‘Boxer’ Moran: I was maddened and embarrassed by my colleagues’ North Korea plan

Minister of State says any tensions within Independent Alliance in the past

Minister of State Kevin "Boxer'' Moran has insisted any tensions within the Independent Alliance are in the past but said he was "maddened" and "embarrassed" over a planned trip to North Korea by his colleagues.

“There were tensions,” he said. “But now, there is a good working relationship, although I would like to see us working more as a unit.’’

He pointed out that the Independent Alliance was not a political party and its members were not subject to a whip system.

Sitting in his spacious Leinster House office, he did not hold back when asked about the reported row generated by the abortive plan by Independent Alliance ministerial colleagues Shane Ross, Finian McGrath and John Halligan to go on a peace mission to North Korea earlier this year.


“I was maddened at the time, embarrassed, and I think we have learned from it,’’ he added.

“It is over and done with now, and I think my three colleagues would admit it was a mistake.’’

Since he took over as Minister of State for the Office of Public Works and Flood Relief last summer from Sean Canney, as per an agreement reached between the two men during the discussions on the formation of the Government, he has taken to his ministerial duties with relish.

He said it was not daunting becoming a junior minister.

“But going into Government as part of the Independent Alliance was frightening,’’ he added.

“It was a worry whether we were up to the task and not about to let people down.’’

A member of Westmeath County Council until his election to the Dáil in 2016, he came to national prominence in 2015 when he led a large group of volunteers operating water pumps to prevent the River Shannon from flooding dozens of homes in danger from the rising waters in his native Athlone.

He had little doubt about what ministry he wanted, recalling a late night meeting with the then taoiseach Enda Kenny, when the Government was formed, and asking him for a brief that would include responsibility for sorting the flooding in various parts of the country.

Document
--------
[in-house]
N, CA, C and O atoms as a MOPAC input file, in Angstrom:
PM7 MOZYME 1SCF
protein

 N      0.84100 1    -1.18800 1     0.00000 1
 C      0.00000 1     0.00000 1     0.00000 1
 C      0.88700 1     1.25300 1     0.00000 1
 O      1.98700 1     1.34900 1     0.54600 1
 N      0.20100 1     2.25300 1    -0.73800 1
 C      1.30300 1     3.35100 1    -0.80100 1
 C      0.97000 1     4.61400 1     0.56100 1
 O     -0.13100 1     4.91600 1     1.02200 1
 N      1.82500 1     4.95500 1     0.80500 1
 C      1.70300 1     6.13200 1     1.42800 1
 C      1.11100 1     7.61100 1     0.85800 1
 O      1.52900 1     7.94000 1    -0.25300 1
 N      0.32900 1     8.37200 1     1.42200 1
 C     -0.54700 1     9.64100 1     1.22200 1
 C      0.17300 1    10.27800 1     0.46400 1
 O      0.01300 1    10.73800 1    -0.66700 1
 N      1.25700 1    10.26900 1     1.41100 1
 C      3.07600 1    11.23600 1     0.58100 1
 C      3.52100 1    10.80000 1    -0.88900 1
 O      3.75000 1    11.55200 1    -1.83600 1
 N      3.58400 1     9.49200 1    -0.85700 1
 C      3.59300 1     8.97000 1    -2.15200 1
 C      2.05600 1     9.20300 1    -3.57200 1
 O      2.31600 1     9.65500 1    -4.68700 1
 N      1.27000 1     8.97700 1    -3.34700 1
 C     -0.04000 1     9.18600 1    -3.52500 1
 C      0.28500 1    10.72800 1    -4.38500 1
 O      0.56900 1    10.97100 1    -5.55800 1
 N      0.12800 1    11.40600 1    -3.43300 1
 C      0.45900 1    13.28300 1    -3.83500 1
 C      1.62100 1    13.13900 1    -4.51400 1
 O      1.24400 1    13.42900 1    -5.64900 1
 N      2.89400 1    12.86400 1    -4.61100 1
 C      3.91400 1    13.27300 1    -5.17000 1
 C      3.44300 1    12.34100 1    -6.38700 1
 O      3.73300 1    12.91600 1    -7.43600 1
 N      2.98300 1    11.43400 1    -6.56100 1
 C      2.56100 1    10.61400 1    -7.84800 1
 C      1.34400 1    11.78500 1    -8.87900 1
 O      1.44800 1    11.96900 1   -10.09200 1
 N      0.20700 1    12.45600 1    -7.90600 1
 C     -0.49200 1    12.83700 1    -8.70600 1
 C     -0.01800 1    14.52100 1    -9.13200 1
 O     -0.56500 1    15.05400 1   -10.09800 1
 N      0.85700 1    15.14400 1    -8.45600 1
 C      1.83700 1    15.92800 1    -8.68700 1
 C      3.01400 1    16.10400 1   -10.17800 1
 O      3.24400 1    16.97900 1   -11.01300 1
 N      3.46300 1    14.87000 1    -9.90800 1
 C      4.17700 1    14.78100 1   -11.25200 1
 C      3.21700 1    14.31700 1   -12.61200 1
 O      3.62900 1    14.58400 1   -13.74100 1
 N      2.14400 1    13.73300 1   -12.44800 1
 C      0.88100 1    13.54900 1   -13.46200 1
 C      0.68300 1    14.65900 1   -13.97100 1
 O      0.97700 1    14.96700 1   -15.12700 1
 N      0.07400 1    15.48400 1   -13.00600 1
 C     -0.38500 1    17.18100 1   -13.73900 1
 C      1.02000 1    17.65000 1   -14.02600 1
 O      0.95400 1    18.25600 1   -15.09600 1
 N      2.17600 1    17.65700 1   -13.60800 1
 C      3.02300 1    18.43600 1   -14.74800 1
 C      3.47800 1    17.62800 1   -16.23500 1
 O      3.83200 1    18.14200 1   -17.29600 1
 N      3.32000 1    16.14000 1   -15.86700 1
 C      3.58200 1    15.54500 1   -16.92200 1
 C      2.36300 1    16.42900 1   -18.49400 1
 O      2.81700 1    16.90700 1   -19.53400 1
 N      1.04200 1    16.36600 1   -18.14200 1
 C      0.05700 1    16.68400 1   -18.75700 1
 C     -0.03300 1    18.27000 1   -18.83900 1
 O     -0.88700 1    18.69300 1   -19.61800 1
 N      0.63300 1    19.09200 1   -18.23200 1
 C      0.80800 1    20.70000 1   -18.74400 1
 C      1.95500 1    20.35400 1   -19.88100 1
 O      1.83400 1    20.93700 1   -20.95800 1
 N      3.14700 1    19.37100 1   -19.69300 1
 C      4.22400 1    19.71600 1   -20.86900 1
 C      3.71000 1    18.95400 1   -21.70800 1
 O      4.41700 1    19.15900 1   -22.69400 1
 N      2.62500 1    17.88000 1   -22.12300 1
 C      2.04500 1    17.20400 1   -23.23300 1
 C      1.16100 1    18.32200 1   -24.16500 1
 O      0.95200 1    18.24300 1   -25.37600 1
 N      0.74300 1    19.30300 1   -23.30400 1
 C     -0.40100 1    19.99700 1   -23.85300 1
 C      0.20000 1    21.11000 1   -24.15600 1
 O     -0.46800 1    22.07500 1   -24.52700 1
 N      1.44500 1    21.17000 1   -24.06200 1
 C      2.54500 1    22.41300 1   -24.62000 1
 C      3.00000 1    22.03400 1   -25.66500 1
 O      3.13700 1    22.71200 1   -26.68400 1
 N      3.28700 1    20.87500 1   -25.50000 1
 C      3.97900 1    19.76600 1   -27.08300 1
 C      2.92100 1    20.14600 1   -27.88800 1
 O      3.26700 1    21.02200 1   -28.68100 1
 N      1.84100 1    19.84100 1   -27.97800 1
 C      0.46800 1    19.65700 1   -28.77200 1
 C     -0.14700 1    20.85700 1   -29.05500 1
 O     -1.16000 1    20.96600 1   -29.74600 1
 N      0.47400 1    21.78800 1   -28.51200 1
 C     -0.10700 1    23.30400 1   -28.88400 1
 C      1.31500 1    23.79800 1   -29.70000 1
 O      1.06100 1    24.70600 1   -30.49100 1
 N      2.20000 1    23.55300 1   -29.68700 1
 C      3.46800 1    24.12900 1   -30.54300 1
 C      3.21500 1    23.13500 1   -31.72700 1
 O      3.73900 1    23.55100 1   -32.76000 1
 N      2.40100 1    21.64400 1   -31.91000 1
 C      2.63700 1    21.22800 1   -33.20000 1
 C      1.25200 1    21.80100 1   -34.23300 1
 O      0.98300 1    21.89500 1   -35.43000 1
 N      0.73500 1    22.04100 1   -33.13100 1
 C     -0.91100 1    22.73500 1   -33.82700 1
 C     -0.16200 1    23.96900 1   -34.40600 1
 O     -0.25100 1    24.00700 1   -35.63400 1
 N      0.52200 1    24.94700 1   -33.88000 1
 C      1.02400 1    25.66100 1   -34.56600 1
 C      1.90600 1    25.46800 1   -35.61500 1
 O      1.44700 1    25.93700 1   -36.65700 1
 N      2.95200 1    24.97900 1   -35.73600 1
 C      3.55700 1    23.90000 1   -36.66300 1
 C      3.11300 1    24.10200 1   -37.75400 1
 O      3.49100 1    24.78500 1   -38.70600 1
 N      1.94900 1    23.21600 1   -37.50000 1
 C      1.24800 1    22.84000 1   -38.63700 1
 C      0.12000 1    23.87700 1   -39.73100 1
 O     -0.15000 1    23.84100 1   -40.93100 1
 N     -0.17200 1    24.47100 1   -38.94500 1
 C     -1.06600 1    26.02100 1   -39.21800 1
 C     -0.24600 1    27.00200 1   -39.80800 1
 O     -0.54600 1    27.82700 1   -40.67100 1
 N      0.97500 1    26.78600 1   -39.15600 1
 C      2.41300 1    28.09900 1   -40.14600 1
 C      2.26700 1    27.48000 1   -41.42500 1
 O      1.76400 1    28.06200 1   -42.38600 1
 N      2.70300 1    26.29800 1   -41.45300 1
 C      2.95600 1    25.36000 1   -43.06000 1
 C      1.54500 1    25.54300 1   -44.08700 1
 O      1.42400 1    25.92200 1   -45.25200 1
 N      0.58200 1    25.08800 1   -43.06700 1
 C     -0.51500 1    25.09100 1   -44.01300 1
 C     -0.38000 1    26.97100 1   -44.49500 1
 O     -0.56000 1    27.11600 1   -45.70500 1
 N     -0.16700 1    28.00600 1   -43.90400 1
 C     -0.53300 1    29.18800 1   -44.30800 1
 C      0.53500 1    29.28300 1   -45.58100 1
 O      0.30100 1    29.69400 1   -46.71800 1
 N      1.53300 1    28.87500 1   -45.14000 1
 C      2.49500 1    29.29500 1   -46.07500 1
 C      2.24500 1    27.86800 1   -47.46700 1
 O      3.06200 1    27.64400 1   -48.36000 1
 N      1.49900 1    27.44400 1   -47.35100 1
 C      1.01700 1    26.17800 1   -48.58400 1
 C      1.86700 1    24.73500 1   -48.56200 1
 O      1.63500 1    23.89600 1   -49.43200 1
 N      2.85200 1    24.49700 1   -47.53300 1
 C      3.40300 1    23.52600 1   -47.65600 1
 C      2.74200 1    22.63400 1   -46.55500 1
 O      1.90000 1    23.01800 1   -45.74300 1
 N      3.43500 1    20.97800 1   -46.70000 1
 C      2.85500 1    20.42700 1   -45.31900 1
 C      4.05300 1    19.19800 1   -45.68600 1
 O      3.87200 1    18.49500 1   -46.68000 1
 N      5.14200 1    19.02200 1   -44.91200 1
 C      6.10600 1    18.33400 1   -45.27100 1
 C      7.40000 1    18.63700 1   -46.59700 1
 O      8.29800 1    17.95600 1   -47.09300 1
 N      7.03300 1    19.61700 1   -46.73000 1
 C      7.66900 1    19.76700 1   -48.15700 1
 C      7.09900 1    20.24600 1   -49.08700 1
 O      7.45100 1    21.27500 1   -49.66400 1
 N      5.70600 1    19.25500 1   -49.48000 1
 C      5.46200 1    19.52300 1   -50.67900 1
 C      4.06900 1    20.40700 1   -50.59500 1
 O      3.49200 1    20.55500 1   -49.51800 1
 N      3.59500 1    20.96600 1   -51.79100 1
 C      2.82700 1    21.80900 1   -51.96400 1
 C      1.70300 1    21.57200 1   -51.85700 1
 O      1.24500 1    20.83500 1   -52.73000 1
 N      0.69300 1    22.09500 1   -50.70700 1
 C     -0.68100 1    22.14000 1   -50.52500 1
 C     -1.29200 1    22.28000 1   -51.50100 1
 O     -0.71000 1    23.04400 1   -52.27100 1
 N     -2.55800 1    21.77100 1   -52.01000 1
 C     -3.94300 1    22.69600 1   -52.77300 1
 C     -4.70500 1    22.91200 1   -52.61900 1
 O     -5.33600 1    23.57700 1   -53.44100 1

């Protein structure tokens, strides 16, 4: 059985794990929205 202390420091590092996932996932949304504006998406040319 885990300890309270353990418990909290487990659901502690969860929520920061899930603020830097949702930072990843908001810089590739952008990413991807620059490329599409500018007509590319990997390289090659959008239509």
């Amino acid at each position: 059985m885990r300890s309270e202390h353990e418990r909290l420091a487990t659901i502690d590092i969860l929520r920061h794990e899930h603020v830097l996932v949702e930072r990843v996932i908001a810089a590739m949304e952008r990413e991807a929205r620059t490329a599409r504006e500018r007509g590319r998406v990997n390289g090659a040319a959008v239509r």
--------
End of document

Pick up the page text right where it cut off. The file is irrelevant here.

He has visited areas in Mayo, Limerick and Cork to see the problem at first hand and, in a pre-Christmas briefing to the Cabinet, he estimated the Government would need to spend €1 billion over a decade to ensure flood defences across the country were up to standard.

He has initiated a maintenance programme.

"I have put more machines on the Shannon than has been done since the time of Queen Victoria, '' he added.

He established a special fund to deal with the fallout from flooding, although “as Minister for Flood Relief I hate the term ‘rainy day fund’.’’

When Storm Ophelia hit the country, he personally rang local TDs to get information on just how bad it was in their areas.

Last May, his interview on The Late Late Show about mental health issues he encountered in the past, including an attempt to take his own life, and his problems with literacy and dyslexia, drew a huge public response.

“People welcomed it,’’ he added. “It showed there is hope at the end of the day for people who suffer from anxiety and stress.’’

Michael O'Regan

Michael O'Regan

Michael O’Regan is a former parliamentary correspondent of The Irish Times